One swift move is what it took for John Mozeliak to strengthen his bullpen, rotation, and bench while subtracting a sub-par player from the lineup, despite his potential upside down the road. The Cardinals added a strong fifth starter, a veteran swing man reliever, a young reliver with a lot of promise, and moved a strong relief pitcher back to the bullpen from the rotation. It was that single trade that has provided a positive impact on three spots in the bullpen, one spot in the rotation, one spot on the field, and one spot on the bench.

Here is a look at each move and the immediate impact on the team.

Edwin Jackson takes McClellan’s spot in the rotation

Kyle McClellan takes bullpen spot

Octavio Dotel takes P.J. Walter’s spot as inning eater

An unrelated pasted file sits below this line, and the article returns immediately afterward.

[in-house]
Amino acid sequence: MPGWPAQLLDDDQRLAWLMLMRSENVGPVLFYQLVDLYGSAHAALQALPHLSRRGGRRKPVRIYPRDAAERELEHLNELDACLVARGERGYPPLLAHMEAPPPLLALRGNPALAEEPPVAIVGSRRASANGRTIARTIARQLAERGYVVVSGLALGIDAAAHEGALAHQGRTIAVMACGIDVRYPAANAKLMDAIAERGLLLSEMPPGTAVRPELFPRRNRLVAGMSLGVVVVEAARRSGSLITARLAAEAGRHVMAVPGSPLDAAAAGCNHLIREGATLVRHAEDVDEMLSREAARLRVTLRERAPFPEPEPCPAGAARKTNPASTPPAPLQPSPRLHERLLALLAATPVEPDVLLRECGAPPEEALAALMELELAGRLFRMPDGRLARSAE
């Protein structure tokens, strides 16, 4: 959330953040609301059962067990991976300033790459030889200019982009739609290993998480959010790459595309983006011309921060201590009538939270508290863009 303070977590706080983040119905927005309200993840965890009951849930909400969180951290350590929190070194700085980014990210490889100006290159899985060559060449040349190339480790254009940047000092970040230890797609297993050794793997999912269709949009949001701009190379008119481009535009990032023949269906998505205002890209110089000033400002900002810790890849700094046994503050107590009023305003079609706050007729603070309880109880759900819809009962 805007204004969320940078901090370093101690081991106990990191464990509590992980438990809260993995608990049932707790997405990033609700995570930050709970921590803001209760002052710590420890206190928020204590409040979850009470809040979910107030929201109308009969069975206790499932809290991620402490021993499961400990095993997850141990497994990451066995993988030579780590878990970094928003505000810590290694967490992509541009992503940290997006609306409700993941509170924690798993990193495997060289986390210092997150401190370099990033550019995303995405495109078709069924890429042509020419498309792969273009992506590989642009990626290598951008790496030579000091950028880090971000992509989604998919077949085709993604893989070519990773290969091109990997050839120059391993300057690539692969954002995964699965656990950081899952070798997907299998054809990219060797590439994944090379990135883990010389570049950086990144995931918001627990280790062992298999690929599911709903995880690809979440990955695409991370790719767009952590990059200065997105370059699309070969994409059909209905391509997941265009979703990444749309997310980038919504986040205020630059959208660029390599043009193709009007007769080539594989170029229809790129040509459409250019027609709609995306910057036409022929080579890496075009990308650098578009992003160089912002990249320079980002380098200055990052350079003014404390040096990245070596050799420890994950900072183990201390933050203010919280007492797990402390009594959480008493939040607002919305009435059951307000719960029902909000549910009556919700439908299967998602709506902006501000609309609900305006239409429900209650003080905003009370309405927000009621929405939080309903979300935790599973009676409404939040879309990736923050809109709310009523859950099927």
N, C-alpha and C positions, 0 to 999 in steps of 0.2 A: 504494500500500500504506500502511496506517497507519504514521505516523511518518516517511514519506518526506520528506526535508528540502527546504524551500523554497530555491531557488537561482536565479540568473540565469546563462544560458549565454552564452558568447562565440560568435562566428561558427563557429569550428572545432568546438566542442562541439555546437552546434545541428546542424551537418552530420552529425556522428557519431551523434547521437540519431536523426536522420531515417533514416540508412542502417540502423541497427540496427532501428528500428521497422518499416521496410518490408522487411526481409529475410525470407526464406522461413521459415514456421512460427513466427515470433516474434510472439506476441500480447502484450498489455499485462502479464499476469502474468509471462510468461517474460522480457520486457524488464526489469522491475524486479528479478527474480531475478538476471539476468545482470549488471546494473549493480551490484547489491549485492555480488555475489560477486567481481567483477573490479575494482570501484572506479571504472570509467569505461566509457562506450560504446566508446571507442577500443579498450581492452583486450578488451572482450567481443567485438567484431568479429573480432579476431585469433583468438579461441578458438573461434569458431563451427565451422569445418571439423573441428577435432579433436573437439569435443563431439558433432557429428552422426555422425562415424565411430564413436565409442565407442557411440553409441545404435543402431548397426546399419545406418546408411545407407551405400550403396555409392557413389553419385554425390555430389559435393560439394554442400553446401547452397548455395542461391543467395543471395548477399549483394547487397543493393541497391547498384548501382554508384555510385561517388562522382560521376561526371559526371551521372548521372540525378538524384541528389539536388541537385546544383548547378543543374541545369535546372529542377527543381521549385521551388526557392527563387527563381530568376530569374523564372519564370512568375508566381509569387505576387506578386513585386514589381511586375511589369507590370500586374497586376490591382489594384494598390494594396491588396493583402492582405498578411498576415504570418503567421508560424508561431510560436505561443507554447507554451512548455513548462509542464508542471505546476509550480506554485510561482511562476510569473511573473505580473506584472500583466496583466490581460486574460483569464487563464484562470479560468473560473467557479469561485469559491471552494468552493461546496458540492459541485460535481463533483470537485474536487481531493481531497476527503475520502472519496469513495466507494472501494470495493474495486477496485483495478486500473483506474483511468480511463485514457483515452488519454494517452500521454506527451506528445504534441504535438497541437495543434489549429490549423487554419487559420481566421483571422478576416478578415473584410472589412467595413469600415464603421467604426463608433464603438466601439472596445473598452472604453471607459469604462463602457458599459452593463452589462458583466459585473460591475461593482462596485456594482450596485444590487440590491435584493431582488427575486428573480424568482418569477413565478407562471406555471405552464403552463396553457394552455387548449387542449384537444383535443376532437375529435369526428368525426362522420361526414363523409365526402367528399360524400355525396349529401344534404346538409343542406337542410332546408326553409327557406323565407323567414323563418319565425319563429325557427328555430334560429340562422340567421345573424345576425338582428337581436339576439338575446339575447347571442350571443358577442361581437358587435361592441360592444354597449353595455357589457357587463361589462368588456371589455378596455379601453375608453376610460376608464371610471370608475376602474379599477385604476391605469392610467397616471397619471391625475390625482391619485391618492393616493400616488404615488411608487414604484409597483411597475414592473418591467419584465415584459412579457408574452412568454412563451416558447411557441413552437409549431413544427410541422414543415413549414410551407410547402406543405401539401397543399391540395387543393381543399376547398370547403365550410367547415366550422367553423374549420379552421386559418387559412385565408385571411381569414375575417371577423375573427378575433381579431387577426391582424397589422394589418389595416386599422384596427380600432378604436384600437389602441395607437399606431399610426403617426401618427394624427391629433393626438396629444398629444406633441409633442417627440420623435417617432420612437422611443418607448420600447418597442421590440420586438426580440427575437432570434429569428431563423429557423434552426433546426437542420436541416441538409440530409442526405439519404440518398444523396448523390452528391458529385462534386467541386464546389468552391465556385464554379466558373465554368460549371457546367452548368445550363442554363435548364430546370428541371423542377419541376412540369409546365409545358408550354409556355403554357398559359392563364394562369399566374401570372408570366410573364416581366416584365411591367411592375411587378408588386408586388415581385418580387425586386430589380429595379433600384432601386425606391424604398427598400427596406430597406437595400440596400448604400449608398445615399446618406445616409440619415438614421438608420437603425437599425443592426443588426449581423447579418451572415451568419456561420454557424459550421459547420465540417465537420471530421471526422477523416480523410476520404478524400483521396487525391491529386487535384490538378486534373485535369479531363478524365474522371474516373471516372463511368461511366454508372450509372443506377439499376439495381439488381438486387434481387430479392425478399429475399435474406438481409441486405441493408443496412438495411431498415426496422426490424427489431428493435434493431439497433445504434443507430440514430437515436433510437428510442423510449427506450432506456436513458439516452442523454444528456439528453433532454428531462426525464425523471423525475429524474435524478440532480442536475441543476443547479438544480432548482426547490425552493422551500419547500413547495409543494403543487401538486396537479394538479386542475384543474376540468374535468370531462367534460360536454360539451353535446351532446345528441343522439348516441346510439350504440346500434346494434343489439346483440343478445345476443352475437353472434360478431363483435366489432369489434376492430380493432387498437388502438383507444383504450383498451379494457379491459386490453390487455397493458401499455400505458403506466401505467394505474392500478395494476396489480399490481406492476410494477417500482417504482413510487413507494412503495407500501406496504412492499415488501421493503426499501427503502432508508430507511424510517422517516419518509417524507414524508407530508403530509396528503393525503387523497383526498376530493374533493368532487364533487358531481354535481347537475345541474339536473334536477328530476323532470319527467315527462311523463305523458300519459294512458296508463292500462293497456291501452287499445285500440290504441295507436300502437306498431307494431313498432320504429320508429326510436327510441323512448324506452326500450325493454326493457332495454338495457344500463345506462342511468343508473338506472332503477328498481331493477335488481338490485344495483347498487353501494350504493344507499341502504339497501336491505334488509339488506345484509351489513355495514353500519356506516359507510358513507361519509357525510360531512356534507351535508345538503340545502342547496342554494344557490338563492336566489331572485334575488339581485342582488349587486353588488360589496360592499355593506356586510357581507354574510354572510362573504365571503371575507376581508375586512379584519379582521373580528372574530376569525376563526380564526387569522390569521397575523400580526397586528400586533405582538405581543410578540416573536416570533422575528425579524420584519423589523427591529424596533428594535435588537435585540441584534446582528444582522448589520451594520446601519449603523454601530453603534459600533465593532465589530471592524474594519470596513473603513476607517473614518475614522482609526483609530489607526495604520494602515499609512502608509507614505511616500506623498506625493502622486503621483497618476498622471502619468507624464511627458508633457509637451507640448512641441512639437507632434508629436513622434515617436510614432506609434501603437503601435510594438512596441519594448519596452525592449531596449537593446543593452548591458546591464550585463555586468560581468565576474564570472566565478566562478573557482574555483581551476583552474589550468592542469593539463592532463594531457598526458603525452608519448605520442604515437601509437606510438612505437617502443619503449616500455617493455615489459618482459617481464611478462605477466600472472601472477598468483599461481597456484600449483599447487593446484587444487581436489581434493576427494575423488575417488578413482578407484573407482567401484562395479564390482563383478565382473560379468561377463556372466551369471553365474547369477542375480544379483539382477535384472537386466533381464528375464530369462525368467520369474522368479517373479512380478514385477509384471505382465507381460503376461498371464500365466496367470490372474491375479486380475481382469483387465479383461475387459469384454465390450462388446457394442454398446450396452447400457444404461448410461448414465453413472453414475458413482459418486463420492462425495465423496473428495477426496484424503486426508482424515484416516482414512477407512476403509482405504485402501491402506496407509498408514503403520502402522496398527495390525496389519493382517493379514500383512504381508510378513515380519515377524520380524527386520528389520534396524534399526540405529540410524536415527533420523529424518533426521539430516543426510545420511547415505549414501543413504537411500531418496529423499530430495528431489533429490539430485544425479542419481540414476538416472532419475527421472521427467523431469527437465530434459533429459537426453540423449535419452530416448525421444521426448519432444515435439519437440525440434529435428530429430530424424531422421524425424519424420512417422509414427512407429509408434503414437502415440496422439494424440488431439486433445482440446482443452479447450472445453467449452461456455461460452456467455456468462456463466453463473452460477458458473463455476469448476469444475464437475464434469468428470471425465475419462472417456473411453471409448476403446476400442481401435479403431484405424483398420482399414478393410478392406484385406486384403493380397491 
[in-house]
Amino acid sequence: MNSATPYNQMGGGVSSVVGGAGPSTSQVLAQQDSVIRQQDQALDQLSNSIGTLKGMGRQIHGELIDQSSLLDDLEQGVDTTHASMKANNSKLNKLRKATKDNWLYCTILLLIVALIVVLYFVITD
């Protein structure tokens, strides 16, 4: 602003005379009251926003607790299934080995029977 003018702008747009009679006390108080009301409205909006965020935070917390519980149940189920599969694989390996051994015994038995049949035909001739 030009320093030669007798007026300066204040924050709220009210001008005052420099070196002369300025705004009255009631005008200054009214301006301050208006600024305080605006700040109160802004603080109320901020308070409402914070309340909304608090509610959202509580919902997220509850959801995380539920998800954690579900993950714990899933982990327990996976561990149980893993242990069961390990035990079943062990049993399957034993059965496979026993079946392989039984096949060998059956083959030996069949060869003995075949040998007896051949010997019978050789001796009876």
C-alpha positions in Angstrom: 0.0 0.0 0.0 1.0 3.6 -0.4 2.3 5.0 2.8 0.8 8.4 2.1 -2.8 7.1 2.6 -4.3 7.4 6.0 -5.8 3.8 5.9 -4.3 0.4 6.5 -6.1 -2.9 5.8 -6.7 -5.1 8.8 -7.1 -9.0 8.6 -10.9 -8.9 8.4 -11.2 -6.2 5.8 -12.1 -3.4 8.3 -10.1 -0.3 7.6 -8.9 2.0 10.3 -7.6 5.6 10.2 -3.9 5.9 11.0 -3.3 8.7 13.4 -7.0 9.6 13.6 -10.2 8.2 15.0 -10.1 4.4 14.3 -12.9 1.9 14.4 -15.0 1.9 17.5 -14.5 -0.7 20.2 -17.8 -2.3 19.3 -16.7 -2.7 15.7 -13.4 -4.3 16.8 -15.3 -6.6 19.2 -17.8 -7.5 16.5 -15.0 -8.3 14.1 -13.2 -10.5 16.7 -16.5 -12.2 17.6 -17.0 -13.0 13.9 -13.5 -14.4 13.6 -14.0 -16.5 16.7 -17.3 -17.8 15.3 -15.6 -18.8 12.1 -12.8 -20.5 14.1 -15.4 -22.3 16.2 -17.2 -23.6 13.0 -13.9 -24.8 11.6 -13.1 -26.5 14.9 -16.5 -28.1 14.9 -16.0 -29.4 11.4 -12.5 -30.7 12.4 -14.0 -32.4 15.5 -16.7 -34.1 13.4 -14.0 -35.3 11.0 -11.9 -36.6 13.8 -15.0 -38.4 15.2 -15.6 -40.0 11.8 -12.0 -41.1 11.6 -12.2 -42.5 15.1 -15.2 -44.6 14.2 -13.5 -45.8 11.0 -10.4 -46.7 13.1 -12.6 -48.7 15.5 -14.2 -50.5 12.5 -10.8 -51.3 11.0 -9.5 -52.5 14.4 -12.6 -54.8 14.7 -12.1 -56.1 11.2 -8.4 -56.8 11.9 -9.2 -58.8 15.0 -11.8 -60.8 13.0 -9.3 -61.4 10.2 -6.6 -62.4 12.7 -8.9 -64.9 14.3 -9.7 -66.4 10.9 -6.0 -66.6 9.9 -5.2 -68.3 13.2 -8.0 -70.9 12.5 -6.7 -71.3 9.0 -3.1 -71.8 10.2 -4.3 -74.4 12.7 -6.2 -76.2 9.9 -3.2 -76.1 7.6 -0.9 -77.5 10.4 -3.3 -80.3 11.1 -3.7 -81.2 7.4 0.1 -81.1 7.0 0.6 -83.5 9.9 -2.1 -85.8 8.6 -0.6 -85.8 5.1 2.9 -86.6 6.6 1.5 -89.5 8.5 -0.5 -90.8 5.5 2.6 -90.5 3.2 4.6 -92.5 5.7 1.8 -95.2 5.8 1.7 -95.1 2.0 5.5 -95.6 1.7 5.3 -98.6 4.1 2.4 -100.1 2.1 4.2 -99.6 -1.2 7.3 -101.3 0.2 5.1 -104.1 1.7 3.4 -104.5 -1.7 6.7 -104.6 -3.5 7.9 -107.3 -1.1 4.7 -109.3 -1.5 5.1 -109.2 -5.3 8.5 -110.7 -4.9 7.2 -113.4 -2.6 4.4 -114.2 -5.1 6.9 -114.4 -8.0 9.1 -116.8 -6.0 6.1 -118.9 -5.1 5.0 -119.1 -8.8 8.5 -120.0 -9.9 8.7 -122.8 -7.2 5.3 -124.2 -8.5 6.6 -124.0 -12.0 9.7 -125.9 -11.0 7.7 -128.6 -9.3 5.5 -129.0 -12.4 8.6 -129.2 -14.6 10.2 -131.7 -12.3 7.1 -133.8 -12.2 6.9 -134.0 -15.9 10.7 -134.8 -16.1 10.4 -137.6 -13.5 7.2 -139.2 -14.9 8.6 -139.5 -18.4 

Marc Rzepczynski takes Trever Miller’s spot

Jon Jay takes Colby Rasmus’ spot

Corey Patterson takes Jon Jay’s spot

That takes care of 2011, but what about the future? That answer is a little more entailed, but equally important. Here is a look at what the Cardinals have ensured for the future.

Corey Patterson is a veteran fourth outfielder that is signed rather cheaply through the remainder of 2011. Should he perform well this season and show that he still has something left in the tank (he turns 32 years old later this season) he may be playing himself into a contract down the road.

Jon Jay is under team control and has his second chance in as many years to prove that he can be a productive, cost controlled part of this team for a long time to come. Should he establish himself as the player that he has been from the bench, the loss of Colby Rasmus is not as impactful as feared.

Marc “Scrabble” Rzepczynski is under team control through 2016 and projects as a possible impact in the bullpen, as a starter, or possibly even as a closer. The young arm should not be overlooked, this young man was the long term focus of this deal.

Dotel has an option on his contract. Should that option be declined and arbitration be offered, he projects as a Type B free agent at the very least. This would yield the Cardinals a draft pick in the 2012 draft.